One of the most interesting parts of Normal People is how it deals with class and living in a capitalist society. In high school, Marianne is rich yet has no friends, while Connell is lower-class and popular. Because of their different social statuses, Connell doesn’t want to publicly announce his relationship with Marianne. But when they arrive at Trinity College in Dublin, the tables are turned; Marianne is popular with friends, while Connell feels out of place. Marianne, whose brash opinions and defined sense of individuality were mocked in high school, fits easily into the college environment, while Connell, who has always been shy and quiet, has a difficult time finding his people. It’s also harder for Connell, who is raised by a single mom, to find affordable housing and pay tuition. Normal People is its most real at these moments, when it shows how coming from a wealthy family gives you an advantage in college. Connell is hindered by his pride to ask for help, and he doesn’t tell Marianne about his problems.
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Paul Mescal, who had no major acting credits before Normal People, is phenomenal in the series. Through several close-up shots of his face, we’re able to see his tortured state and a range of emotions. He says more with his facial expressions than he does with words. Edgar-Jones is also great. Although Marianne is the more outspoken one of the pair, she still faces internal struggles and trauma of her own. In the book, many of the side characters are underdeveloped, and the adaptation follows suit. Although this is a story about Marianne and Connell, the series could have benefited from developing a couple of the side characters. Sarah Greene, who plays Connell’s mother Lorraine, is one of the standout supporting actors of the series, bringing energy and lightness to the series. Eanna Hardwicke, who plays Connell’s high school friend Rob, is also notable for his layered performance.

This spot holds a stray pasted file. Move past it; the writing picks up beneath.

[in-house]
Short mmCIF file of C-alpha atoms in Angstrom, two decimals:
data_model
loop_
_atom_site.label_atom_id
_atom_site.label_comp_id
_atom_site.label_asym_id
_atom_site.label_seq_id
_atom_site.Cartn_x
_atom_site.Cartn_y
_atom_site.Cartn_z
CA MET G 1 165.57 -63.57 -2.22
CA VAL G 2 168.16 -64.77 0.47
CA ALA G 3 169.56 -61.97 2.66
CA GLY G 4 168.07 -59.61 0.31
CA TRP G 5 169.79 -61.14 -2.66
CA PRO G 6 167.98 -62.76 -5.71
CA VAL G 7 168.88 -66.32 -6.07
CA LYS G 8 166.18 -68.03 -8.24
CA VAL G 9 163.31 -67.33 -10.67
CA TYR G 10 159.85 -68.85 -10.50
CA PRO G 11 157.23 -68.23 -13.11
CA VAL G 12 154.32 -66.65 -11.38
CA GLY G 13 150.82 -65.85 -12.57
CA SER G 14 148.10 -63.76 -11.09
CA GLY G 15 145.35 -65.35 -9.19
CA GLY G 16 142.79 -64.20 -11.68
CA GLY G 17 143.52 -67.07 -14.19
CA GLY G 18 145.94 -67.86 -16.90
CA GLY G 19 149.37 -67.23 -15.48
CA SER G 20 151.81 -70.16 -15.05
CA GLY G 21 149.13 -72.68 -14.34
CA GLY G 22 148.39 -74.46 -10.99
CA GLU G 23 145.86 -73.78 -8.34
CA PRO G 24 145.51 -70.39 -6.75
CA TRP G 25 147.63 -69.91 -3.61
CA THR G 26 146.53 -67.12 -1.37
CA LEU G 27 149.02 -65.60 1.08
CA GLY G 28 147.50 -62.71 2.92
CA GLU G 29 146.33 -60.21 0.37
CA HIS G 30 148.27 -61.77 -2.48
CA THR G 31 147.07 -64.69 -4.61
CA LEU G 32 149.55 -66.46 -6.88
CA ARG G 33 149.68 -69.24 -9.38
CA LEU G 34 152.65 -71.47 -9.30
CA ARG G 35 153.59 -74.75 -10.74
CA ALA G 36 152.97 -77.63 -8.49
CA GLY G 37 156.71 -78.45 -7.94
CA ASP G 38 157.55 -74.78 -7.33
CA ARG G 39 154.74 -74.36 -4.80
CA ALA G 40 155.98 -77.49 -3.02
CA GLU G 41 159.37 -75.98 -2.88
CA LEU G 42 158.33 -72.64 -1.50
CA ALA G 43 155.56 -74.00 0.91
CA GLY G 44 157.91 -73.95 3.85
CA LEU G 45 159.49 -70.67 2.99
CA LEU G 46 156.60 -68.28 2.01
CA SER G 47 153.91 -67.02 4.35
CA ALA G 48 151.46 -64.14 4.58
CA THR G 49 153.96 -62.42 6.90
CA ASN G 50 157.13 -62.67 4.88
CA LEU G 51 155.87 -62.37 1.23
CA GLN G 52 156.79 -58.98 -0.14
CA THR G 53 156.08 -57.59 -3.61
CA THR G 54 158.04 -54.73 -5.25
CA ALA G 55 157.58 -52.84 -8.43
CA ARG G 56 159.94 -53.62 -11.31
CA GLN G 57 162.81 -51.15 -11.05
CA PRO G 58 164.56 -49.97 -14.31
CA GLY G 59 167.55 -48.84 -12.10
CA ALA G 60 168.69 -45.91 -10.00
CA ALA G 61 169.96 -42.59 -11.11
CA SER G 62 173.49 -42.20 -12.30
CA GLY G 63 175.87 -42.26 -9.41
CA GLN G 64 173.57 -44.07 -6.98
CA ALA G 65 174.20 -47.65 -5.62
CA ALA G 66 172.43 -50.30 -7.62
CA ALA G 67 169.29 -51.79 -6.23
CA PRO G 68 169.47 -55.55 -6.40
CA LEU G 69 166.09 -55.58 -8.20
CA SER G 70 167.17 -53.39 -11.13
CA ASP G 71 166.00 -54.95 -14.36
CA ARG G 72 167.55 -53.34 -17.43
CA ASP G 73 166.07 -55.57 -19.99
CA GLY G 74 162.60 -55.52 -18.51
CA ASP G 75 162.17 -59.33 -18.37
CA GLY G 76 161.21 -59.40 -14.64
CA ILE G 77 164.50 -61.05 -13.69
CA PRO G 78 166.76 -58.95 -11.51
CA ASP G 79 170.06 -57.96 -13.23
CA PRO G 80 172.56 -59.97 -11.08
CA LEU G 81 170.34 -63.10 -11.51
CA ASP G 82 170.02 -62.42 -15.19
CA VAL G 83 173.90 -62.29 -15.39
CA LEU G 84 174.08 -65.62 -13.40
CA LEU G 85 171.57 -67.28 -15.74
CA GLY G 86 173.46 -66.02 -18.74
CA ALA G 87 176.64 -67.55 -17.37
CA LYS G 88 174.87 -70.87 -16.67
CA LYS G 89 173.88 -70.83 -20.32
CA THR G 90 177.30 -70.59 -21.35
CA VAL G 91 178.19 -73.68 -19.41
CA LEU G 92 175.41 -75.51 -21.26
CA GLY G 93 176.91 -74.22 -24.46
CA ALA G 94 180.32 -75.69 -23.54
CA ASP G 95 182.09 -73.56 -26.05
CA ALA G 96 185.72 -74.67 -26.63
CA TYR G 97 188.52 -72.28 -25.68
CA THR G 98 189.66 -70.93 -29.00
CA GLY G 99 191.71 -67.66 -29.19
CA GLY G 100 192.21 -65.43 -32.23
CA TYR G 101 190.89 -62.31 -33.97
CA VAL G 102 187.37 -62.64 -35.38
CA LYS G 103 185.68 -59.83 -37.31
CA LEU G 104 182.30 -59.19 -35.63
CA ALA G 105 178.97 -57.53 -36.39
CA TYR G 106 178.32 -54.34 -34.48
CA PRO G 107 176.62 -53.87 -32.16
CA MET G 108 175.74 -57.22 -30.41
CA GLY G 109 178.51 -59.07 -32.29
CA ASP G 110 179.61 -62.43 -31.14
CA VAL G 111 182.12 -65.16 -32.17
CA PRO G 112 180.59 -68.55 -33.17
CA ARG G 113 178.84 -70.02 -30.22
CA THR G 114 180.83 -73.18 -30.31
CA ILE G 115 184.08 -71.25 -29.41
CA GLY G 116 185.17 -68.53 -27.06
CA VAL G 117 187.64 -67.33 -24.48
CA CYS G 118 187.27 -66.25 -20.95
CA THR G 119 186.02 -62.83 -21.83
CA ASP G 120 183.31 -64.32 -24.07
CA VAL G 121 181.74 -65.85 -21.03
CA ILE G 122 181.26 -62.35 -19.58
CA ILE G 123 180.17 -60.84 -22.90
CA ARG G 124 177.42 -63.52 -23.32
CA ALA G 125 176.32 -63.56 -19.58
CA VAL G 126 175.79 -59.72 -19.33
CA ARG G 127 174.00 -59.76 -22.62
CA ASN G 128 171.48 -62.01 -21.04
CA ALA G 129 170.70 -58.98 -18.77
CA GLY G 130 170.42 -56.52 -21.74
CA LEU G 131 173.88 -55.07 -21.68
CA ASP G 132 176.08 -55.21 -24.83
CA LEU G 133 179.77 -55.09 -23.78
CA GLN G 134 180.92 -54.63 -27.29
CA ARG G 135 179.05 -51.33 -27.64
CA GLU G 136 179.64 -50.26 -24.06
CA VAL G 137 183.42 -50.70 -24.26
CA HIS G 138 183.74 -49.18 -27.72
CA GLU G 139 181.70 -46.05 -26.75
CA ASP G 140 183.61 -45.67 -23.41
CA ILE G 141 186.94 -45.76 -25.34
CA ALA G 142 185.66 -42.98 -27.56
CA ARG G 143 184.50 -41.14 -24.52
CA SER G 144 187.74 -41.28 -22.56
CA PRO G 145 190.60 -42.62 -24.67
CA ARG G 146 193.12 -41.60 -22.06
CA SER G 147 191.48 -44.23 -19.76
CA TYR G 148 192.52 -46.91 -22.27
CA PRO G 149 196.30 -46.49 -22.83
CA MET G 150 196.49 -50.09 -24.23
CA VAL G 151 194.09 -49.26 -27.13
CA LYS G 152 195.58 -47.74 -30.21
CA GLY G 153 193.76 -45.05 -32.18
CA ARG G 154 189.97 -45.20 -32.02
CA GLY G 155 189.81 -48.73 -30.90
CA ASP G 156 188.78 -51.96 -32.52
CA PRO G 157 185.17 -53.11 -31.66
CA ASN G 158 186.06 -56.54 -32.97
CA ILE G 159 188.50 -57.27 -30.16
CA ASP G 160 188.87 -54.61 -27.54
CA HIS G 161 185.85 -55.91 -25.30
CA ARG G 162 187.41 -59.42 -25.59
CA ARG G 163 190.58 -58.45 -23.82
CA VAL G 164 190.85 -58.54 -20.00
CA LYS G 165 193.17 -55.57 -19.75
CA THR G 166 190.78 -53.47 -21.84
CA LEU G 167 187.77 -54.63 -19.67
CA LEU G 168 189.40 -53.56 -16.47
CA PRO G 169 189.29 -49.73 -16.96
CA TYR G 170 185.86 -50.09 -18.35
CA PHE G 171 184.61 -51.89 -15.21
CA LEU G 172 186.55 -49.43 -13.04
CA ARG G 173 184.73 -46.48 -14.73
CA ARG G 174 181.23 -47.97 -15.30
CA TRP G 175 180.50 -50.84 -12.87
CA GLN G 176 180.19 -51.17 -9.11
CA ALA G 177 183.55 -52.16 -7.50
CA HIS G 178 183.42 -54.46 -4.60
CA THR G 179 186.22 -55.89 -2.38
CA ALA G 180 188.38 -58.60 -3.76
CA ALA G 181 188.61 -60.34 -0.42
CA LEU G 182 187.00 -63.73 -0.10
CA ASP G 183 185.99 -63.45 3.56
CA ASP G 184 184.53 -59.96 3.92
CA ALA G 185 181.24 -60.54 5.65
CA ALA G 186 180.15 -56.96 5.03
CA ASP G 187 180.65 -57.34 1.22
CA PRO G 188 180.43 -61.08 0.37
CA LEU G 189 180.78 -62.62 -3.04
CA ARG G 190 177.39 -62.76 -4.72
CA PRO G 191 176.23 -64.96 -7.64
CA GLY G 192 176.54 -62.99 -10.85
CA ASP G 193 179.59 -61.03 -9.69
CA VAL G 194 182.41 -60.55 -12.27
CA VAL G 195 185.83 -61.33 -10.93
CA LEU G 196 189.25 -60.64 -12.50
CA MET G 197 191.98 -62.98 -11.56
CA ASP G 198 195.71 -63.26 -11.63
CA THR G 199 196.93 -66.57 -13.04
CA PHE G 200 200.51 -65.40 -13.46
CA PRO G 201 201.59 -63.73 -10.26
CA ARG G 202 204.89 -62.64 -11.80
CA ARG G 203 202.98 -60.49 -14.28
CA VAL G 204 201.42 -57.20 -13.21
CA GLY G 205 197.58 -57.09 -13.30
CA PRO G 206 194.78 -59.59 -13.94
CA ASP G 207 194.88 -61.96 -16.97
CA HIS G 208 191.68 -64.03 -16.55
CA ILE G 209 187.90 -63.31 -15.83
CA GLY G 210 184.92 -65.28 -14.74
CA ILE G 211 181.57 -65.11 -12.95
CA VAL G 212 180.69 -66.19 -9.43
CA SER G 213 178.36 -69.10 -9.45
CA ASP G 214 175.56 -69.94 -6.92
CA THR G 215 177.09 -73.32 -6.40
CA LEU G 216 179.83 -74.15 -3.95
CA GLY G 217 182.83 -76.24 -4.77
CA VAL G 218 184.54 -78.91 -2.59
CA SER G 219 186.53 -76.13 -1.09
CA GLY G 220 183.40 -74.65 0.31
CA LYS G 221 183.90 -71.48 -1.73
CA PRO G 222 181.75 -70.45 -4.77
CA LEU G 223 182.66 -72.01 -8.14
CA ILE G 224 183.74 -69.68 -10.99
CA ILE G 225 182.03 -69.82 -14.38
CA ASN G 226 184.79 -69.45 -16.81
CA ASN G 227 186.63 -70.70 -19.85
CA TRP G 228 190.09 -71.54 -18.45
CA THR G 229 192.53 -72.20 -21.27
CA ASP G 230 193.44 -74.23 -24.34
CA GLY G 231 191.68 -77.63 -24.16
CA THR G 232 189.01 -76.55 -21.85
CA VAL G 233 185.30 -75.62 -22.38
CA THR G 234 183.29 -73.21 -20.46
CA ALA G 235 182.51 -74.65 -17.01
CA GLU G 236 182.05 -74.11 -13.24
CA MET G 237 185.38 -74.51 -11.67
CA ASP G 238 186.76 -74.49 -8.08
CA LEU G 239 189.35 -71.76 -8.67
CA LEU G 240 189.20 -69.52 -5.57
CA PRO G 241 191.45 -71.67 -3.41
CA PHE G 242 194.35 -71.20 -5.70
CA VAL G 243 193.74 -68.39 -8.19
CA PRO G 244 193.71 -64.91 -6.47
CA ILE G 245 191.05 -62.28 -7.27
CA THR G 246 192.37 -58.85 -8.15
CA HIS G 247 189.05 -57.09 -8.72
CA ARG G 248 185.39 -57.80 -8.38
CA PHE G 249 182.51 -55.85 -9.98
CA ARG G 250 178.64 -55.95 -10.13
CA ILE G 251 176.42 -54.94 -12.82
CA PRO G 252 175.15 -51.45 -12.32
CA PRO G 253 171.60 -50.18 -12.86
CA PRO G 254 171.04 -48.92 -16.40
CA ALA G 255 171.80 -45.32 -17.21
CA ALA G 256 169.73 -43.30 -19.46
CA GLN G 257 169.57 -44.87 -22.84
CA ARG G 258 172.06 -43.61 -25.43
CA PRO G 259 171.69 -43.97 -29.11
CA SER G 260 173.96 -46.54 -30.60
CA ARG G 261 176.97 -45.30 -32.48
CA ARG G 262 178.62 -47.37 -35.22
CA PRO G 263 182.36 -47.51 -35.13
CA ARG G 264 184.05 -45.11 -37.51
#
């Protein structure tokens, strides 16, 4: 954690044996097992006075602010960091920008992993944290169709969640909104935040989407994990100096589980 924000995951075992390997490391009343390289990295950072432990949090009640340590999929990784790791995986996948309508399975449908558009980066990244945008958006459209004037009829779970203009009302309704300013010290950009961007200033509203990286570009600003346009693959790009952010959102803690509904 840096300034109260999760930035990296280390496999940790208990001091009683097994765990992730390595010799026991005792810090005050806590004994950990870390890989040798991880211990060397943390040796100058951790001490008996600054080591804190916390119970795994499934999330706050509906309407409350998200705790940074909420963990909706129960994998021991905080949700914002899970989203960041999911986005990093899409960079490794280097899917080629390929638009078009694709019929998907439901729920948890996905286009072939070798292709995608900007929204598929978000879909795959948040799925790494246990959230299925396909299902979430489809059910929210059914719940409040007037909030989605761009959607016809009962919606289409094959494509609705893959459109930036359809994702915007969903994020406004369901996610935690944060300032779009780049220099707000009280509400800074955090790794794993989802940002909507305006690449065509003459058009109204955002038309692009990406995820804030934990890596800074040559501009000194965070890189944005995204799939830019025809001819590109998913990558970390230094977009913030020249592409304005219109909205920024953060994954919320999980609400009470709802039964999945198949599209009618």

While the series as a whole works, there are still a few elements that are off-putting. Marianne, while in college, develops an interest in men who hit her and inflict pain on her during sex. This isn’t depicted as a kink but rather as a way to deal with past trauma and her current emotional state. In one scene, she refers to being hit as a sort of “game,” implying that people who engage in these sort of activities aren’t having real relationships. She also has a brother who is both verbally and physically abusive, although like in the book, that relationship is never explored in full. In a 2018 interview with the Guardian, Rooney said that she is “not interested in the psychology of cruel, abusive, exploitative people,” which partially explains her decision not to look at the “villains” of the story in much depth. (Rooney also co-wrote the series adaptation.)
The episodes of Normal People, while presented in 30 minutes or less, are not easy to digest. Each one carries a heavy emotional weight, so it’s not a show you’ll want to binge-watch. Instead, this is a story to digest over several days, or even a week. It’s a worthwhile investment, though, and it offers a satisfying conclusion. Normal People is ultimately about how one person can greatly impact your whole life. There’s a lot of coming-of-age stories out there, but this one hits hard. Oh, and it also happens to feature a lot of sex scenes that are thoughtfully filmed. It’s the perfect show to watch alone at home while dreaming about socializing again one day.